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Constipation occurs when you are unable to have a bowel movement regularly. According to the National Digestive Diseases Information Clearinghouse, you may be constipated if you have not had a bowel movement in three days. Many lifestyle factors can affect your intestinal health, including your diet.
Causes of Constipation
Your dietary choices can lead to constipation 1. When you have constipation, stool moves too slowly through your intestine, which results in a hard, dry stool; the longer it is inside your intestine, the more water is removed. A weak intestinal tract may also lead to a reduction in the movement of stool, as may an obstruction such as a tumor or diverticulitis. Other factors causing constipation include a diet low in fiber, pregnancy, medications, a sedentary lifestyle and stress.
- Your dietary choices can lead to constipation 1.
- Other factors causing constipation include a diet low in fiber, pregnancy, medications, a sedentary lifestyle and stress.
List of Roughage Foods
Constipation may be solved with dietary changes 1. Increasing your fiber intake may be enough to help keep you regular. A diet adequate in fiber can keep you regular by increasing the size, weight and softness of your stool. When fiber is inside your digestive system, it retains water. This water retention makes for a softer, pliable and larger stool that is much easier for you to excrete.
- Constipation may be solved with dietary changes 1.
- When fiber is inside your digestive system, it retains water.
Contents of Celery
Celery is one food that reduces or prevents constipation 1. Most Americans do not eat enough fiber, according to the National Digestive Diseases Information Clearinghouse. The recommended intake of fiber is 20 to 35 grams per day. Including celery in a meal and a snack can offer a good portion of your fiber intake. One cup of celery contains nearly 2 grams of fiber. The water content of celery may also help. One cup of celery weighs 101 grams. Nearly 97 grams of this total weight is water. Increasing your intake of fluids can offer some relief form constipation.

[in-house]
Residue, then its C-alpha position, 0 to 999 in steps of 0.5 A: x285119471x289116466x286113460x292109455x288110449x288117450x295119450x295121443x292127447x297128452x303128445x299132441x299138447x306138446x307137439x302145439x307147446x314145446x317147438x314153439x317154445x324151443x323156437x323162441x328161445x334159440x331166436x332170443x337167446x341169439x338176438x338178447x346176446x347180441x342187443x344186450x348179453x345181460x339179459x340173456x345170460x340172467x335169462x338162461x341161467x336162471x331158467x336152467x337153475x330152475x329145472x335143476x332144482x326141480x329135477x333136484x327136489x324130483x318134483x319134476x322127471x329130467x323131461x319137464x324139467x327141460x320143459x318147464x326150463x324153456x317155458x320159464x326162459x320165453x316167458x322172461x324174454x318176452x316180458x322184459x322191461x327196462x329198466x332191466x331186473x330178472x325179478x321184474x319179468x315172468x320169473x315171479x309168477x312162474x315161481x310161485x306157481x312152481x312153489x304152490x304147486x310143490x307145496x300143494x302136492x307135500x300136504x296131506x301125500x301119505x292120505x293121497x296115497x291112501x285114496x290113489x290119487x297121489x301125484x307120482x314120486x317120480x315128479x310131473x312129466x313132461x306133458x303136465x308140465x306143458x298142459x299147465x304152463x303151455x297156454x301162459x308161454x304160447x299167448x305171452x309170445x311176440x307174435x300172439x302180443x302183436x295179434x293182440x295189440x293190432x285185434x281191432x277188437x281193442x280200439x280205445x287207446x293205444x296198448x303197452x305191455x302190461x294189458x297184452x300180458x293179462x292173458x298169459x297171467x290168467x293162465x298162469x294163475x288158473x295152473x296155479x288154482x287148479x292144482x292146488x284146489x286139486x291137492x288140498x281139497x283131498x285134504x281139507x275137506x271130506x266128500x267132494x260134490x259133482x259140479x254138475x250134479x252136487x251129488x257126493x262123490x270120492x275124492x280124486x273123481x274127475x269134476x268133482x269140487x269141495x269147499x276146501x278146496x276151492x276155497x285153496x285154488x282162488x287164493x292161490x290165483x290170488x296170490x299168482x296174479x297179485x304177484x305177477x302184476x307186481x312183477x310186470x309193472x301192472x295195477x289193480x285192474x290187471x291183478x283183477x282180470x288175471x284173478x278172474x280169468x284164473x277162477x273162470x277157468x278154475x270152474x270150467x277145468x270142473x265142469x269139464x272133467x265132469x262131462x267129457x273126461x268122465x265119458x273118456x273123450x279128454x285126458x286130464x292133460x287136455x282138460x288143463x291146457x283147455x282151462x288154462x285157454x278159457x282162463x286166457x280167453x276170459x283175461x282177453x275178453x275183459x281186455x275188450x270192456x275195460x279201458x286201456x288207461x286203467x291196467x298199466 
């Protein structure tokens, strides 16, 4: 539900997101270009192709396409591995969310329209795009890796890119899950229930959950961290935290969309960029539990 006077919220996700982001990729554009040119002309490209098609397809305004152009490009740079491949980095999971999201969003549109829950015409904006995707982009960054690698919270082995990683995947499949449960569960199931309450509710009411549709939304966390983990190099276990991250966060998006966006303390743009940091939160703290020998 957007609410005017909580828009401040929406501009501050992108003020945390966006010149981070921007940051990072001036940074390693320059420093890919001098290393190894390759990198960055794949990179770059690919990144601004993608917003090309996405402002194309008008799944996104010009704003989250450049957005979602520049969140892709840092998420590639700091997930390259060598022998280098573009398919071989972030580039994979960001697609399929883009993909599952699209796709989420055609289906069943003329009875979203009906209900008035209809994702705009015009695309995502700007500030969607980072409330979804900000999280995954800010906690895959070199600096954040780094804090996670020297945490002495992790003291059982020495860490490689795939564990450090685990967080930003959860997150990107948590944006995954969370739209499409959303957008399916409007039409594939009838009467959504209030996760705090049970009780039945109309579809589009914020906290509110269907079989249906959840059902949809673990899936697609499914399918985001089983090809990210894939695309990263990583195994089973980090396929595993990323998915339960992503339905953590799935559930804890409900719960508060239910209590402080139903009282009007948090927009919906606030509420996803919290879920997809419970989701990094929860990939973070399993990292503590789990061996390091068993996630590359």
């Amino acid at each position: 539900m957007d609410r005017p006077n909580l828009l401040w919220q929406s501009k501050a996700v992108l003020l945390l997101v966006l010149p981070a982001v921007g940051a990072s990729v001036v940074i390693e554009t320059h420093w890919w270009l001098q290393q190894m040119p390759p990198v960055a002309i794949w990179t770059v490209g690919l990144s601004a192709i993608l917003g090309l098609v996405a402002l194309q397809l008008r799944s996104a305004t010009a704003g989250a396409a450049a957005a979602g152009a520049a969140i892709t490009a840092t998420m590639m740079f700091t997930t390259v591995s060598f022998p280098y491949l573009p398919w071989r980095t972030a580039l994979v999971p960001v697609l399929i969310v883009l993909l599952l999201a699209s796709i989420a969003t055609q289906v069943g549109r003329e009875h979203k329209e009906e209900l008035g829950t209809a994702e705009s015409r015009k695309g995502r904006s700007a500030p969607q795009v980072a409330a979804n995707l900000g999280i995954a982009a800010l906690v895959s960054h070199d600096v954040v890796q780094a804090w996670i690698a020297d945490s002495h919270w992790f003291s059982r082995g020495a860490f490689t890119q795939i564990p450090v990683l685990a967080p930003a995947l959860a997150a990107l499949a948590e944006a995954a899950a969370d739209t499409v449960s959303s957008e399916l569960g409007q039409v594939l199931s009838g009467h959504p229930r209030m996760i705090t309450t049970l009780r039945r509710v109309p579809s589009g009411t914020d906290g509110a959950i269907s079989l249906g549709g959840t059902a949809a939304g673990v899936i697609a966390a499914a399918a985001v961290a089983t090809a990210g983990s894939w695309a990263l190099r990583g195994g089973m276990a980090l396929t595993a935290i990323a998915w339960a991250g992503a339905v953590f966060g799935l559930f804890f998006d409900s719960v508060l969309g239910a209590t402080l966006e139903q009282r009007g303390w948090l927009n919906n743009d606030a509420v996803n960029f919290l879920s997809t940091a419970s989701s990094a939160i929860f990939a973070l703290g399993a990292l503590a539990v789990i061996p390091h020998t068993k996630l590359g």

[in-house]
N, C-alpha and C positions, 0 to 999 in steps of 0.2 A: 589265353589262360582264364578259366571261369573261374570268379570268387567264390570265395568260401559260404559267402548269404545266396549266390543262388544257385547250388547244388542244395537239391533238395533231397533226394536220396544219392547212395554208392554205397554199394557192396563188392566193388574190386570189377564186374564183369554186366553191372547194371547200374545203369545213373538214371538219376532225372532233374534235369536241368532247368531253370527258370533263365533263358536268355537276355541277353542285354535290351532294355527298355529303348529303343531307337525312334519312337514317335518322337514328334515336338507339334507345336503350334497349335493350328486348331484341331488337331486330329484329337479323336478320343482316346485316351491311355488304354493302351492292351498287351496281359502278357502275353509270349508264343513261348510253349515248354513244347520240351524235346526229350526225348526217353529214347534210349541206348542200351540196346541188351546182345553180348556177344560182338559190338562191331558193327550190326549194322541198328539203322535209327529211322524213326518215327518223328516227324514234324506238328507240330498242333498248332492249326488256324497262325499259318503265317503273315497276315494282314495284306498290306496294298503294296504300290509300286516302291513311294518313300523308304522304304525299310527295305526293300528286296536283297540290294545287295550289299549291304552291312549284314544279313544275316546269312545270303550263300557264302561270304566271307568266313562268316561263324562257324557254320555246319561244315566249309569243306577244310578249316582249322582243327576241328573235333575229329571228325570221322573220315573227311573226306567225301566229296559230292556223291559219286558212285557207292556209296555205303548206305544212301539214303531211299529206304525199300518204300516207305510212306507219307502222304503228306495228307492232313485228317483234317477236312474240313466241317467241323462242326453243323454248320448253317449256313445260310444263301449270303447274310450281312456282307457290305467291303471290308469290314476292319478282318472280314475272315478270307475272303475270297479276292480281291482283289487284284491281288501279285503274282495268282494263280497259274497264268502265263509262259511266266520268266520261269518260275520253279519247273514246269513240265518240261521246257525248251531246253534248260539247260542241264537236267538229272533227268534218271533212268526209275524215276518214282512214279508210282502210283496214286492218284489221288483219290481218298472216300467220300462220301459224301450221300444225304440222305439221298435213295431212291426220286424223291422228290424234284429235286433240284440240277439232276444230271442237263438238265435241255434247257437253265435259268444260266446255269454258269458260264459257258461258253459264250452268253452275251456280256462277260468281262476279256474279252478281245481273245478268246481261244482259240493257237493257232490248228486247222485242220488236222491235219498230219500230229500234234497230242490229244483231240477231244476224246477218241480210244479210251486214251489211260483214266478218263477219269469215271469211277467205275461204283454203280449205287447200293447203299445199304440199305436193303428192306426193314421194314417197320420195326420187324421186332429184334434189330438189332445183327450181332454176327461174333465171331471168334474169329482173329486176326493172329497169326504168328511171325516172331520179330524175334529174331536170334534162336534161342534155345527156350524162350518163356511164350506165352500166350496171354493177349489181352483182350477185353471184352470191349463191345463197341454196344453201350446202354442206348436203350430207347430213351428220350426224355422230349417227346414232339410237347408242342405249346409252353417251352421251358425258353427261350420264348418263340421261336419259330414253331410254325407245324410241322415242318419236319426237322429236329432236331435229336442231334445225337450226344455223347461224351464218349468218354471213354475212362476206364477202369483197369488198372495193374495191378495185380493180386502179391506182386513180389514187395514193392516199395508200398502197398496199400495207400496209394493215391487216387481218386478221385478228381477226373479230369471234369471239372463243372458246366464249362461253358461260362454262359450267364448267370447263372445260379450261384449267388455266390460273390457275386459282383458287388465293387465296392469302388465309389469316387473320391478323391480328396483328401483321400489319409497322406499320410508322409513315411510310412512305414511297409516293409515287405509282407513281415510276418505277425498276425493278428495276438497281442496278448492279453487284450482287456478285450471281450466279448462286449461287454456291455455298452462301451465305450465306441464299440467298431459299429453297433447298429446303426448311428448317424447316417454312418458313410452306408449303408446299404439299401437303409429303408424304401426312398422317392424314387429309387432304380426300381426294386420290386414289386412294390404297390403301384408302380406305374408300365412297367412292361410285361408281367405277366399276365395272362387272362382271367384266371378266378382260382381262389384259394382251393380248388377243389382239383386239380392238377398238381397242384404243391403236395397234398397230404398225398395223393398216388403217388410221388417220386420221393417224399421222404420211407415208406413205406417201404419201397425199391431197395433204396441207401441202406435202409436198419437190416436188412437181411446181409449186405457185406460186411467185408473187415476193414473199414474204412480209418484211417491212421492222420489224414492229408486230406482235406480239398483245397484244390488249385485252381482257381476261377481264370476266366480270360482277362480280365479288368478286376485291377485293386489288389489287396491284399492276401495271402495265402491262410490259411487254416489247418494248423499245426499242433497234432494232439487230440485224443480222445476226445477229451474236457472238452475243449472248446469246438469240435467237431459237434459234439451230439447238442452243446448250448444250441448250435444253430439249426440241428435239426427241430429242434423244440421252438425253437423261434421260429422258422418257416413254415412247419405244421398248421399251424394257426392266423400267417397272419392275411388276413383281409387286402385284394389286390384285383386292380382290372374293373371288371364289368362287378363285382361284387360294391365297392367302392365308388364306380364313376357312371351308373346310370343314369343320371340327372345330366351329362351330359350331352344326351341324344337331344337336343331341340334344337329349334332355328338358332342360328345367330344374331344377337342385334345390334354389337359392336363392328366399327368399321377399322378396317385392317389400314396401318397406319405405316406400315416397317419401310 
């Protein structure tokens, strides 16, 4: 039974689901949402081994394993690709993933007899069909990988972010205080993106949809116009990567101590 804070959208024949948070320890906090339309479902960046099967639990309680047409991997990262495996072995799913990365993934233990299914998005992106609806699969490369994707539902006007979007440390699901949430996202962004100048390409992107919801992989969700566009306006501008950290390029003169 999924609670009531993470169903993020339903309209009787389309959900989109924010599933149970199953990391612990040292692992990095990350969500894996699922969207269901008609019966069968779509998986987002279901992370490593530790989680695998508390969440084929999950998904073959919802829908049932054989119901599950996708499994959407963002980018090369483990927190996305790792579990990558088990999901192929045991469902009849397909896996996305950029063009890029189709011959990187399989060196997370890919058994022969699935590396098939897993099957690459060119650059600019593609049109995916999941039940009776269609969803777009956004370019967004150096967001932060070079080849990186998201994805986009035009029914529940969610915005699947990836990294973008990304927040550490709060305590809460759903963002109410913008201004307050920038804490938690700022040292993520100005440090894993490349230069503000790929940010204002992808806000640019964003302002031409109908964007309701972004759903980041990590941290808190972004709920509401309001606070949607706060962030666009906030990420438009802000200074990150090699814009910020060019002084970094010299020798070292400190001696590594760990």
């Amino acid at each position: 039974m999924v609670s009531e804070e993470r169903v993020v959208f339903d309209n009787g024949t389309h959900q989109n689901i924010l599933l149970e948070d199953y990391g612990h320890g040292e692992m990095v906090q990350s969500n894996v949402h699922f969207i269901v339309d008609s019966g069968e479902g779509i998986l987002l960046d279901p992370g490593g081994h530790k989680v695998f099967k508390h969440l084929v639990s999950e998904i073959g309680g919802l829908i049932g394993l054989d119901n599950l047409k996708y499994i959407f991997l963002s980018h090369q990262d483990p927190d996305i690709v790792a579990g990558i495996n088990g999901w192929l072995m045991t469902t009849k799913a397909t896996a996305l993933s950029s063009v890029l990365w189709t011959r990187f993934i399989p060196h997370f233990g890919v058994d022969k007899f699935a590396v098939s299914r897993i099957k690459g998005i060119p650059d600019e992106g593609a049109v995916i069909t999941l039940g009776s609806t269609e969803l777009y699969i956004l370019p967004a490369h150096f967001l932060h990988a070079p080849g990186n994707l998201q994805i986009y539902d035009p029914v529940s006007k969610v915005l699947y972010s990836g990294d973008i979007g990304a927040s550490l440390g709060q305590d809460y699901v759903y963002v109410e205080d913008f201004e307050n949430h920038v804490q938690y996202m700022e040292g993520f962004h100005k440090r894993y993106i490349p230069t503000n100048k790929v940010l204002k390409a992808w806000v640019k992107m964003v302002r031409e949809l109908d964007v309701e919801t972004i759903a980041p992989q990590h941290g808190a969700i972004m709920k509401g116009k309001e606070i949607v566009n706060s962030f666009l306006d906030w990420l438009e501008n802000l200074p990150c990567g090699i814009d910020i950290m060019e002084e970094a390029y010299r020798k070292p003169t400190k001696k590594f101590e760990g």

- Celery is one food that reduces or prevents constipation 1.
- The water content of celery may also help.
Psyllium Husks and Diverticulitis
Pairing celery with peanut butter or a salad will increase your fiber intake even more. If you need to have a crunch with your sandwich, try substituting celery for chips or pretzels. Dip celery in hummus, low-fat ranch dressing or a light cream cheese mixed with chopped up vegetables.
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- Jackson Siegelbaum Gastroenterology: Constipation
- USDA.gov: Celery, Raw
- Celery, raw. FoodData Central. U.S. Department of Agriculture. Published April 1, 2019.
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- Yusni Y, Zufry H, Meutia F, Sucipto KW. The effects of celery leaf (apium graveolens L.) treatment on blood glucose and insulin levels in elderly pre-diabetics. Saudi Med J. 2018;39(2):154-160. doi:10.15537/smj.2018.2.21238
- Eid HM, Nachar A, Thong F, Sweeney G, Haddad PS. The molecular basis of the antidiabetic action of quercetin in cultured skeletal muscle cells and hepatocytes. Phcog Mag 2015;11:74-81 doi: http:10.4103/0973-1296.149708
- Youl, E., Bardy, G., Magous, R., Cros, G., Sejalon, F., Virsolvy, A., Richard, S., Quignard, J., Gross, R., Petit, P., Bataille, D. and Oiry, C., Quercetin potentiates insulin secretion and protects INS‐1 pancreatic β‐cells against oxidative damage via the ERK1/2 pathway. British Journal of Pharmacology, (2010) 161: 799-814. doi:10.1111/j.1476-5381.2010.00910.x
- Tang GY, Meng X, Li Y, Zhao CN, Liu Q, Li HB. Effects of vegetables on cardiovascular diseases and related mechanisms. Nutrients. 2017;9(8). doi:10.3390/nu9080857
- Folate: Fact Sheet for Health Professionals. National Institutes of Health, Office of Dietary Supplements. Updated 2020.
- Vitamin A: Fact Sheets for Health Professionals. National Institutes of Health, Office of Dietary Supplements. Updated 2020.
- Fact or myth: does celery really have negative calories?. Carleton University Dining Services. Updated 2017.
- Allergenic foods and their allergens, with links to informall. University of Nebraska-Lincoln Institute of Agriculture and Natural Resources. Updated 2014.
- Why vitamin K can be dangerous if you take warfarin. Cleveland Clinic. Updated 2019.
- Barone M. Celery juice: Are the benefits real?. UC Davis Health. Updated 2019.
- Combs M H, Ernst M. Celery and celeriac. University of Kentucky College of Agriculture, Food and Environment Cooperative Extension. Updated 2019.
- Celery. University of Nebraska Lincoln Extension.
Laura Niedziocha began her writing career in 2007. She has contributed material to the Stoneking Physical Therapy and Wellness Center in Lambertville, N.J., and her work has appeared in various online publications. Niedziocha graduated from Temple University with a Bachelor of Science in exercise science. She also has her Associate of Arts in communications from the Community College of Philadelphia.